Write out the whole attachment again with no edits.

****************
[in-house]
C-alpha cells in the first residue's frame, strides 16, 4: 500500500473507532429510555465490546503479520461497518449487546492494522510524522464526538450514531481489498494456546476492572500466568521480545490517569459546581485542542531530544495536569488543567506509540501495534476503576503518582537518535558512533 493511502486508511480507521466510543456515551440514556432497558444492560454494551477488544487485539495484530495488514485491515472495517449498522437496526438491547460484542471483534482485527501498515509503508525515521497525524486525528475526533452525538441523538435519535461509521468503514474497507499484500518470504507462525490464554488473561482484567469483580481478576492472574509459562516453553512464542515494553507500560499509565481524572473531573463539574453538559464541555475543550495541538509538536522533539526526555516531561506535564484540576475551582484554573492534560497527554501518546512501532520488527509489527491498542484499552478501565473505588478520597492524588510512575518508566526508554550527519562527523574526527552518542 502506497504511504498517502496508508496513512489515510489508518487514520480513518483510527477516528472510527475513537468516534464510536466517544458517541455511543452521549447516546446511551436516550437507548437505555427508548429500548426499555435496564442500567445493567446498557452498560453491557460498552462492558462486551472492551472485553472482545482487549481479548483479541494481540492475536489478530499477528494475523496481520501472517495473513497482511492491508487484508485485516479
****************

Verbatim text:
[in-house]
C-alpha cells in the first residue's frame, strides 16, 4: 500500500473507532429510555465490546503479520461497518449487546492494522510524522464526538450514531481489498494456546476492572500466568521480545490517569459546581485542542531530544495536569488543567506509540501495534476503576503518582537518535558512533 493511502486508511480507521466510543456515551440514556432497558444492560454494551477488544487485539495484530495488514485491515472495517449498522437496526438491547460484542471483534482485527501498515509503508525515521497525524486525528475526533452525538441523538435519535461509521468503514474497507499484500518470504507462525490464554488473561482484567469483580481478576492472574509459562516453553512464542515494553507500560499509565481524572473531573463539574453538559464541555475543550495541538509538536522533539526526555516531561506535564484540576475551582484554573492534560497527554501518546512501532520488527509489527491498542484499552478501565473505588478520597492524588510512575518508566526508554550527519562527523574526527552518542 502506497504511504498517502496508508496513512489515510489508518487514520480513518483510527477516528472510527475513537468516534464510536466517544458517541455511543452521549447516546446511551436516550437507548437505555427508548429500548426499555435496564442500567445493567446498557452498560453491557460498552462492558462486551472492551472485553472482545482487549481479548483479541494481540492475536489478530499477528494475523496481520501472517495473513497482511492491508487484508485485516479